Beavers fell a tree by gnawing at the base until the trunk starts to look like two pencils balanced point to point. Eventually, there is not enough wood to hold the tree upright and it falls. Then the beaver strips the tree and uses the branches and leaves for food or dam building. These pencil stumps have not been seen in the wild for over 300 years since beavers became extinct in Britain.

“Became extinct” is too gentle a phrase to describe the violent demise of beavers. They were killed, every last one, by human hunters who considered that the beaver’s body parts, mainly skin and glands, had more value than the living creature. They were slaughtered into extinction.

Fortunately, in the latter half of the 20th century, ideas of preserving wildlife and its habitat became popular and found their way into law. In the 21st century, attention has turned to try to undo the damage of the past and re-introduce some of the creatures once native to Britain. If you read about re-introductions and wilding in Britain, sooner or later you will encounter the name, Derek Gow.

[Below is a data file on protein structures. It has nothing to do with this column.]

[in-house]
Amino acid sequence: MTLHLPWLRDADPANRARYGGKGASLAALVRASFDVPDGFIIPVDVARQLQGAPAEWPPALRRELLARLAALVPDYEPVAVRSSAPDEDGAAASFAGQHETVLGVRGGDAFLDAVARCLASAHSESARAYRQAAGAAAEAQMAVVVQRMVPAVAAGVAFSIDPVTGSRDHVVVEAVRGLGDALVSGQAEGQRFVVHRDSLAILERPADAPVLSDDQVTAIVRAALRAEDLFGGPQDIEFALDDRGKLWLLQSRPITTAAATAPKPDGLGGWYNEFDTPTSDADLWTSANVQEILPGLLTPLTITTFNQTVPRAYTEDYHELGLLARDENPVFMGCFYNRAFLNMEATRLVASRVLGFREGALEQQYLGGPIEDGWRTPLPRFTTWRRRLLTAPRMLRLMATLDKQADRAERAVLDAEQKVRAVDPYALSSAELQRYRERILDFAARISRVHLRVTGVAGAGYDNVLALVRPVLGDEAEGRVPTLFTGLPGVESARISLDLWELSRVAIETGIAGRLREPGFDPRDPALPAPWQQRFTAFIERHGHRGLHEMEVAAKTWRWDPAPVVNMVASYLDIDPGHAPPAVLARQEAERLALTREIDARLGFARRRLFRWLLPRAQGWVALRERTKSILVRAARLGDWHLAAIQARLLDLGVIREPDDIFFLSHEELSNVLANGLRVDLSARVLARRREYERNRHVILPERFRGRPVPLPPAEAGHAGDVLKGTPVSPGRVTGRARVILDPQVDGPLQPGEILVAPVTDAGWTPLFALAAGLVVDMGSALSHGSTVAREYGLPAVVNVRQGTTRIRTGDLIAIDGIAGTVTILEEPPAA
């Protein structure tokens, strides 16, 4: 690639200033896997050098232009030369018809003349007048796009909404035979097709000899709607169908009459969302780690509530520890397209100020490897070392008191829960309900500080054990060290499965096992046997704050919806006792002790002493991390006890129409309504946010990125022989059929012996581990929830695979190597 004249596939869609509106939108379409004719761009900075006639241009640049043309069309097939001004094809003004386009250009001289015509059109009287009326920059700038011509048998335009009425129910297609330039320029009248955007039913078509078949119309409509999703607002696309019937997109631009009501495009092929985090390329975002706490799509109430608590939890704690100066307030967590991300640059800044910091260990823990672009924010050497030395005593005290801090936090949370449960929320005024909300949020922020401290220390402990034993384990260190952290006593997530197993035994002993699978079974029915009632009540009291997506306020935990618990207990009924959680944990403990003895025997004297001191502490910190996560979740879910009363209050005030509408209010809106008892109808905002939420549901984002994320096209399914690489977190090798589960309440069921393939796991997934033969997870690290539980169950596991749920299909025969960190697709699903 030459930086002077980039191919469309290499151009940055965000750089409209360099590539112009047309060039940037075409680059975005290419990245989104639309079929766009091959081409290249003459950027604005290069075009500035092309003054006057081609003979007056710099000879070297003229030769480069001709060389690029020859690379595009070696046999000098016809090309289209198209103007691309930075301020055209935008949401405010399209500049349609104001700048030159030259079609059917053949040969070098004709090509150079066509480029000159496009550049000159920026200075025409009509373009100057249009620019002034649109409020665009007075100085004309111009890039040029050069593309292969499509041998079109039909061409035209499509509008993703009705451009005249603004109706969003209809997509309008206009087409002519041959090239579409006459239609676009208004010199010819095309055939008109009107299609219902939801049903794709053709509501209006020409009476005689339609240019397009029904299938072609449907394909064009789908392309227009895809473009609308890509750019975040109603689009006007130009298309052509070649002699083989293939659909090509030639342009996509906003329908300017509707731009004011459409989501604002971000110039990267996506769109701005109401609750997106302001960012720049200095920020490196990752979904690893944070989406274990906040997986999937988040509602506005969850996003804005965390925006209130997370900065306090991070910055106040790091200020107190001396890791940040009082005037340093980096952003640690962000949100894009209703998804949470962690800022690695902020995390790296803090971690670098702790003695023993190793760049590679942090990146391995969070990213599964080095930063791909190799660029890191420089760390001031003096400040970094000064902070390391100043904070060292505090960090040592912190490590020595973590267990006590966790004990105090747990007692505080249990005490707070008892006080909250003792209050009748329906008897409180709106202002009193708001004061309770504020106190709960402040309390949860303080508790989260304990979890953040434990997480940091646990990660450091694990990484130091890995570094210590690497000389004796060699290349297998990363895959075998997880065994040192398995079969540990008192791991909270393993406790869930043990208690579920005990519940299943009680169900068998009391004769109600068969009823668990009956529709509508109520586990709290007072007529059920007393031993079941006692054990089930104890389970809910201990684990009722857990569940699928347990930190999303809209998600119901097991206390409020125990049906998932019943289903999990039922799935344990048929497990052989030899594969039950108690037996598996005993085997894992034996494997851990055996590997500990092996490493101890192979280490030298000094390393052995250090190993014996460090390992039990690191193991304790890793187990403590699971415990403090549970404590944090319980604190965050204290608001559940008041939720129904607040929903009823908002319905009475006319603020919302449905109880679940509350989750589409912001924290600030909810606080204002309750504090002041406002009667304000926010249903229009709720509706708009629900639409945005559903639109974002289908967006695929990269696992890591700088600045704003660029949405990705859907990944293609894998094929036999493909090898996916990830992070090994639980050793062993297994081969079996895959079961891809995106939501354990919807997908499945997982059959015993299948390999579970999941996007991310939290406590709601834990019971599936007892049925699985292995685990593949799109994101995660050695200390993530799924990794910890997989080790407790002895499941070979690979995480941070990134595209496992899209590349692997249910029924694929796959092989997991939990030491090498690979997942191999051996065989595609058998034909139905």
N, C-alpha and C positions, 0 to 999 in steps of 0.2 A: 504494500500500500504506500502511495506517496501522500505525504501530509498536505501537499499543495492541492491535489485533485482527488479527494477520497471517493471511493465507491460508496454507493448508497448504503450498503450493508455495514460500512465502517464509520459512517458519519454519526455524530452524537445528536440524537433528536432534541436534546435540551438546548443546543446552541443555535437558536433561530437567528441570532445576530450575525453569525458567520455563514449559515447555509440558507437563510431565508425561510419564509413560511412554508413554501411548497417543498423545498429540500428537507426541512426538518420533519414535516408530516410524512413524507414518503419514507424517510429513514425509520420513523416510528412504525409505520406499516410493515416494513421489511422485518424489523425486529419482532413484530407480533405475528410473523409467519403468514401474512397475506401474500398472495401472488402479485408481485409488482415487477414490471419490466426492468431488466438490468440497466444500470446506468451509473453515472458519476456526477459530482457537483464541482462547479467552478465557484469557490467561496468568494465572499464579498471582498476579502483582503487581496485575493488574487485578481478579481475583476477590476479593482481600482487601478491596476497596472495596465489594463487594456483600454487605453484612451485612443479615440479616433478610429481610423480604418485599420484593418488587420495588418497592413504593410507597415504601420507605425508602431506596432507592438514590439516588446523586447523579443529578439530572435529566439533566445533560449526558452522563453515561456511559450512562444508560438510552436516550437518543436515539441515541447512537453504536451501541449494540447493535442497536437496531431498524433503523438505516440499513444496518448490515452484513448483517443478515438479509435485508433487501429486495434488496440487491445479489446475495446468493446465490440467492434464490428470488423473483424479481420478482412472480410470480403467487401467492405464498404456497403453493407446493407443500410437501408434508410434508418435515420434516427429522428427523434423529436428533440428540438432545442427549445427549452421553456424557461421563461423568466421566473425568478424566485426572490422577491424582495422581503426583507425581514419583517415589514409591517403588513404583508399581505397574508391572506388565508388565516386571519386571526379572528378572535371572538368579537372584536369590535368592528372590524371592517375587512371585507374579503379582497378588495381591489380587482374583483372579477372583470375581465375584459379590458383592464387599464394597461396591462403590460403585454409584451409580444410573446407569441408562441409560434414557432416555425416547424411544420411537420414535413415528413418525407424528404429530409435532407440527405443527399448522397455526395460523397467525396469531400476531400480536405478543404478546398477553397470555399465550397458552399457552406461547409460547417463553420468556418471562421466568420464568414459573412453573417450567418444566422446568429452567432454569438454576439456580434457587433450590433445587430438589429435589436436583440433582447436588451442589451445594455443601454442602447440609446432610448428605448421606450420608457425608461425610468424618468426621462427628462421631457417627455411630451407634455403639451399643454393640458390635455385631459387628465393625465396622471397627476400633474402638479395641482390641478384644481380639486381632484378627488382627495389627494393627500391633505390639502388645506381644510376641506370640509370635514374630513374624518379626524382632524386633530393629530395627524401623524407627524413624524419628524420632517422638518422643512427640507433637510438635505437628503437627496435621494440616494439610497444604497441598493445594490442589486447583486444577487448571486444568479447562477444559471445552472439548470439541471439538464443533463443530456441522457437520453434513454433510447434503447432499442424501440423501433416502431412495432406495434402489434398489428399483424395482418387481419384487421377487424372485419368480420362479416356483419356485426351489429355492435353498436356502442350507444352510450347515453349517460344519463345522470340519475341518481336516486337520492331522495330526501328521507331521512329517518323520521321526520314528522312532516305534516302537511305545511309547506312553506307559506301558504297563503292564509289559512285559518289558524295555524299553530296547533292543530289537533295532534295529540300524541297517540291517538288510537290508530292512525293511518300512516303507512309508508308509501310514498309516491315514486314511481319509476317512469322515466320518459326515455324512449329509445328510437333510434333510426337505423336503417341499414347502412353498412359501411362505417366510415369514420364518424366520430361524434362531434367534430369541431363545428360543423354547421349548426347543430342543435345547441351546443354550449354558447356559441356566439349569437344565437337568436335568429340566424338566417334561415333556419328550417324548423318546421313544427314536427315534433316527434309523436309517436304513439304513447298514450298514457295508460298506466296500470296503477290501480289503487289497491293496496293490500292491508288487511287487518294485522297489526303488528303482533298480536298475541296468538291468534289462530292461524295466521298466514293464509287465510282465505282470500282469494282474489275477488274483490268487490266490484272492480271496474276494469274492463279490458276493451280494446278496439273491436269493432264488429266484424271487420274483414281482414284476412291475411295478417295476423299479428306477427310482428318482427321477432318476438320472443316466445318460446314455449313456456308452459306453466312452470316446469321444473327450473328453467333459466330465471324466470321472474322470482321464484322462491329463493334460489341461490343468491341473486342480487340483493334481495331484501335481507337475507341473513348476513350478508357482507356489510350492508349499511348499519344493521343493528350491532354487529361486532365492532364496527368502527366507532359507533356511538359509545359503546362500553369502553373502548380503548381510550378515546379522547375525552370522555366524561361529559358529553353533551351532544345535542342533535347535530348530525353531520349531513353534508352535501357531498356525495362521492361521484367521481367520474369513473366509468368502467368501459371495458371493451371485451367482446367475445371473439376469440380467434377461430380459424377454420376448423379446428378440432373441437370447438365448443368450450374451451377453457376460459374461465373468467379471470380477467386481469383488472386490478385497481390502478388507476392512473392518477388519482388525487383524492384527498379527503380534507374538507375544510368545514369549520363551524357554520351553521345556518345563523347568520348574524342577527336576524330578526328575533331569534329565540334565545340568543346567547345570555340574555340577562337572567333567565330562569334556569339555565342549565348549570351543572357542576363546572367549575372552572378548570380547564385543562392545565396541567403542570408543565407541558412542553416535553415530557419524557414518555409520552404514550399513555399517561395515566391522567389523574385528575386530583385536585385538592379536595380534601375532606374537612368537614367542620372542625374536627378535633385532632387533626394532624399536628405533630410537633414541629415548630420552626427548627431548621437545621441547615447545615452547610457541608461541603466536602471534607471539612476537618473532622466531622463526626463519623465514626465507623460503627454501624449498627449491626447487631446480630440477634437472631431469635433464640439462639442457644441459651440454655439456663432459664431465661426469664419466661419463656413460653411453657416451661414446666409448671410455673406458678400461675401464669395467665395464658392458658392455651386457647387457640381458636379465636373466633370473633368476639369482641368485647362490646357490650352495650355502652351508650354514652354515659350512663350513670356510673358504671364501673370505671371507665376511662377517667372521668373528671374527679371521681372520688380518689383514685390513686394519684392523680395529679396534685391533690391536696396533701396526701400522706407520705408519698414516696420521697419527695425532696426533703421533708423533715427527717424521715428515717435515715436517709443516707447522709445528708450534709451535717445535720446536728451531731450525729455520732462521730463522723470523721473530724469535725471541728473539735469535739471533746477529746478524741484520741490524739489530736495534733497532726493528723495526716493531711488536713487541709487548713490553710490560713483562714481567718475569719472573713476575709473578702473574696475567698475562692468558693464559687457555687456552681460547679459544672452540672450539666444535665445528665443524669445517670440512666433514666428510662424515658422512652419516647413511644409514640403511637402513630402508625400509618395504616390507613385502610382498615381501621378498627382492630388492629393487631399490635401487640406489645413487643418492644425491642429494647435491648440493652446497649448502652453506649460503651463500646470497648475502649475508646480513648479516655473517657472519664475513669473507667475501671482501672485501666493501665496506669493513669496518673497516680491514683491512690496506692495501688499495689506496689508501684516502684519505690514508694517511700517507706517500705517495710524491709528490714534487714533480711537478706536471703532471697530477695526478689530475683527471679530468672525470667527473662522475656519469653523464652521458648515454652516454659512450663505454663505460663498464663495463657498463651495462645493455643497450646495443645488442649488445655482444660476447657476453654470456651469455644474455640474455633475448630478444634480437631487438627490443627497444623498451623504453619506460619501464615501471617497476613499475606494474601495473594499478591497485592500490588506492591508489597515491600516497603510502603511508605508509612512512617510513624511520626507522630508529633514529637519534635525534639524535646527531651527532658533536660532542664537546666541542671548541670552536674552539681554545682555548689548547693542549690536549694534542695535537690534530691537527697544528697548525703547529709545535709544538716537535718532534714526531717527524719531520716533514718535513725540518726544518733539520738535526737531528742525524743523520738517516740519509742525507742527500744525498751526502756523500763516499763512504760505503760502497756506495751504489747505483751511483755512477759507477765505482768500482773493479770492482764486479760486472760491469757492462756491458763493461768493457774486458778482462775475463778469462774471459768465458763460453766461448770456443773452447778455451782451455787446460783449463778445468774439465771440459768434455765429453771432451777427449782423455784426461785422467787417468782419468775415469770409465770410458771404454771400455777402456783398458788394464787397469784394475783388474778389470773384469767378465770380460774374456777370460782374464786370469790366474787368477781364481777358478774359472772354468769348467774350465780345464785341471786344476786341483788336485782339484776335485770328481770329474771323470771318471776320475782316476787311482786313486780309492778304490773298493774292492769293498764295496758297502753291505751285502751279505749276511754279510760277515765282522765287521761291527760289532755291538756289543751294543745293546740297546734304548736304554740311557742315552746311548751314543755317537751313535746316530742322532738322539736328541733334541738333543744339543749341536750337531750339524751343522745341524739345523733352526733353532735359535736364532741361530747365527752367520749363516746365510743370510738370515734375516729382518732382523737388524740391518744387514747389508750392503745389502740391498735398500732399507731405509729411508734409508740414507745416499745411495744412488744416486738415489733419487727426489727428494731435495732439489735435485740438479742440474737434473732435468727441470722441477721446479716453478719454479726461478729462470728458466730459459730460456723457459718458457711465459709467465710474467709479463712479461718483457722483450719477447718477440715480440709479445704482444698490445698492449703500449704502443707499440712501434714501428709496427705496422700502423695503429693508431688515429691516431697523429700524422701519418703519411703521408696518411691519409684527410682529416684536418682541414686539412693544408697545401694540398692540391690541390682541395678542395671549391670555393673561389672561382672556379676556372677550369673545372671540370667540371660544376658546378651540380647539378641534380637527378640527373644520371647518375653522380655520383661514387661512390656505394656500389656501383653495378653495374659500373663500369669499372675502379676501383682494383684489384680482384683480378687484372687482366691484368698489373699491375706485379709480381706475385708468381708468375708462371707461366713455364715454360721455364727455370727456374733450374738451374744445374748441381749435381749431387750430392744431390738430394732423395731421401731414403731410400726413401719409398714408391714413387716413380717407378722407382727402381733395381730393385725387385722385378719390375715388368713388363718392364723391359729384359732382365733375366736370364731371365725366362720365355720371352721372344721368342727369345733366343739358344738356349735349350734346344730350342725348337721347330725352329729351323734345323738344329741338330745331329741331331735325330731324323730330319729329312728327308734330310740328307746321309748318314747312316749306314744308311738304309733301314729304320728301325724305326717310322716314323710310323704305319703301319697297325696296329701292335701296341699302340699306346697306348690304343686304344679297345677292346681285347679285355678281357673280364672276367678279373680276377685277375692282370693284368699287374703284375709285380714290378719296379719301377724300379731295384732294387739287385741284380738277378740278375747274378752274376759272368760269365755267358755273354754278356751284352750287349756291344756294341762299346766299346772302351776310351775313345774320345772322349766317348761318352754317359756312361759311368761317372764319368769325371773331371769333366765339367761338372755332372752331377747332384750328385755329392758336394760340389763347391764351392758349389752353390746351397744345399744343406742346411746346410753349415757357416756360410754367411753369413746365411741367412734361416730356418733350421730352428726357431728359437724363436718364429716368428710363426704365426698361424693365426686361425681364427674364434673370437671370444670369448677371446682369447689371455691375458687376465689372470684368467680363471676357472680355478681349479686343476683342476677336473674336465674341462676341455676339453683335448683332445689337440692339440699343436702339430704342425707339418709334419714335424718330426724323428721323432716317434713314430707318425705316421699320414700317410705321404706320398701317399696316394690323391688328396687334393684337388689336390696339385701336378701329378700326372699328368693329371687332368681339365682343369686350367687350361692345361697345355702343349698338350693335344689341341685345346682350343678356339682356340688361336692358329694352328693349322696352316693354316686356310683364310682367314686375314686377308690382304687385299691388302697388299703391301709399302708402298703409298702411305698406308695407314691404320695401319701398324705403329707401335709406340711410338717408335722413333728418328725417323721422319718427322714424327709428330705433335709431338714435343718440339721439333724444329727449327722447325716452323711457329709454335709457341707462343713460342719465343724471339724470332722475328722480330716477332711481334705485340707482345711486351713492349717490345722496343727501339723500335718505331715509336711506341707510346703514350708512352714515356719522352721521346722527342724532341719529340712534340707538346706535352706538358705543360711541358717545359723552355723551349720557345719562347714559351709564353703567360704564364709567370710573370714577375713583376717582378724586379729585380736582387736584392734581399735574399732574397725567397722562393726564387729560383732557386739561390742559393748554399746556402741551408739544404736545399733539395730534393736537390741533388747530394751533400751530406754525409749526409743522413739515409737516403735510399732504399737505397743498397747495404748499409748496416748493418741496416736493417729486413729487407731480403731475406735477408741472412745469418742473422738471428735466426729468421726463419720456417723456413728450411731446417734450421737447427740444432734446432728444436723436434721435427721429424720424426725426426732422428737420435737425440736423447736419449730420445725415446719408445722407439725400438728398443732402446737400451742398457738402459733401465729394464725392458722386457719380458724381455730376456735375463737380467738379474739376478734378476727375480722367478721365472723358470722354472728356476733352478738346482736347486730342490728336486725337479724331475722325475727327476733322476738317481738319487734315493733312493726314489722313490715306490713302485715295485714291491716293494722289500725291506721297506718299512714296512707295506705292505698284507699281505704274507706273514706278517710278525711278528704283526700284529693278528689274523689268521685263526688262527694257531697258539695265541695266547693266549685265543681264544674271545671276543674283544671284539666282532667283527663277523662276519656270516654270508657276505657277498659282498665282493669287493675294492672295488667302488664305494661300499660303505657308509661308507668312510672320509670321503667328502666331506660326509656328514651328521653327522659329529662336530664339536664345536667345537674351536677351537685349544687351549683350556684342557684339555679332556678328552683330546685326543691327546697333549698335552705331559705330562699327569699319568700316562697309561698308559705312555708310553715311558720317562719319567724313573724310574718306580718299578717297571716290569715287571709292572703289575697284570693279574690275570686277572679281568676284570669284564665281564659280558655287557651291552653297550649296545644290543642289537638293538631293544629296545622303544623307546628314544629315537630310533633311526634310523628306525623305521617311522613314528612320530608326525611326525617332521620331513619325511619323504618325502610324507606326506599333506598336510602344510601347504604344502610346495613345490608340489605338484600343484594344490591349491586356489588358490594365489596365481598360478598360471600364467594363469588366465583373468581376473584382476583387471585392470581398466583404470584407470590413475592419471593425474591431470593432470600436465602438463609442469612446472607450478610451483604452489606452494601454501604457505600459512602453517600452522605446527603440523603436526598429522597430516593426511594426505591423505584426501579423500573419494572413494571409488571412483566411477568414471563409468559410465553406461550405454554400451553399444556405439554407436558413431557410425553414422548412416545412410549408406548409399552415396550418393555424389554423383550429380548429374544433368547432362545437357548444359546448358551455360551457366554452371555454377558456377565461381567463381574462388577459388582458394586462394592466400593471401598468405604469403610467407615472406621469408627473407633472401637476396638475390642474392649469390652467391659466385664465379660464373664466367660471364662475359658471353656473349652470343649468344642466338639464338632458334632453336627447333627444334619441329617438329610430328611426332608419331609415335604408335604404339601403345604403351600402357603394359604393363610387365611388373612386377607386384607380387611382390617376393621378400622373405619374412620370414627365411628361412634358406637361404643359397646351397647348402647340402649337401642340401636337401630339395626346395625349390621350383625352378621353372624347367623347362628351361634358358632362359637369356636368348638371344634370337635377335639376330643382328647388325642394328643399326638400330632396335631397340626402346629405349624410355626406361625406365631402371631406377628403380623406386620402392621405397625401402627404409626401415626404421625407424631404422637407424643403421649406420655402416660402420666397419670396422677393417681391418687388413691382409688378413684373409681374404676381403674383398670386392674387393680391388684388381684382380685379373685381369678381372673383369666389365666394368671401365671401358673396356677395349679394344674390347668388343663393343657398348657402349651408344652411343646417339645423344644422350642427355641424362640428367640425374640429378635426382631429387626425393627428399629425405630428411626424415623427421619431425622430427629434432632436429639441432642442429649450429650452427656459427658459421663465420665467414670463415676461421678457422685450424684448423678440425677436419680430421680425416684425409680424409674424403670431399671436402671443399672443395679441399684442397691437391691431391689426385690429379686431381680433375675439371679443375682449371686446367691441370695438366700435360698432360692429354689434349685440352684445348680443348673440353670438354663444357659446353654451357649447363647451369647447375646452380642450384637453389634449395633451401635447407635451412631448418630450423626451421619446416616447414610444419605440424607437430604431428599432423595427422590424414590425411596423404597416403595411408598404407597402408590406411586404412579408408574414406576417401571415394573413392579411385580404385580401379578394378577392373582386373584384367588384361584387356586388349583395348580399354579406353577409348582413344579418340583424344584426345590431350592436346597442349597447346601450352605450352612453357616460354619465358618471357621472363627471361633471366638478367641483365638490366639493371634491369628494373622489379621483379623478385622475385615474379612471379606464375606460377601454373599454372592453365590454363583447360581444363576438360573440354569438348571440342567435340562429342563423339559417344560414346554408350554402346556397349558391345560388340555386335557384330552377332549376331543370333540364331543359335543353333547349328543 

Gow is a conservationist who operates a farm on Dartmoor. He began re-introductions by breeding and releasing water voles, but rapidly realised that successful re-introductions depended on being able to release the animals into the right ecosystem. The animals didn’t just need food, they needed habitat, prey, peers and even predators to establish themselves in the land.

Beavers caught Gow’s eye because, by damming watercourses, they create exactly the conditions that support water voles; wetlands rich in insect and invertebrate life. Today, Gow has around 15 beavers on his Coombeshead Farm in Devon and has been involved in multiple re-introductions around the UK.

The beavers dammed a stream that ran in a deep channel. In places, the dam was nearly 3 metres high. The resulting ponds and wetlands provide a safe habitat for the beavers and many other animals and plants. This is exactly the biodiversity that is so lacking in many parts of the British countryside. Decades of intensive farming, hedgerow removal, road-building and thoughtless development have removed critical parts of functional ecosystems. Biodiversity, which is the very nature of life, needs space to form and grow. Beavers are nature’s engineers. They create the conditions for life.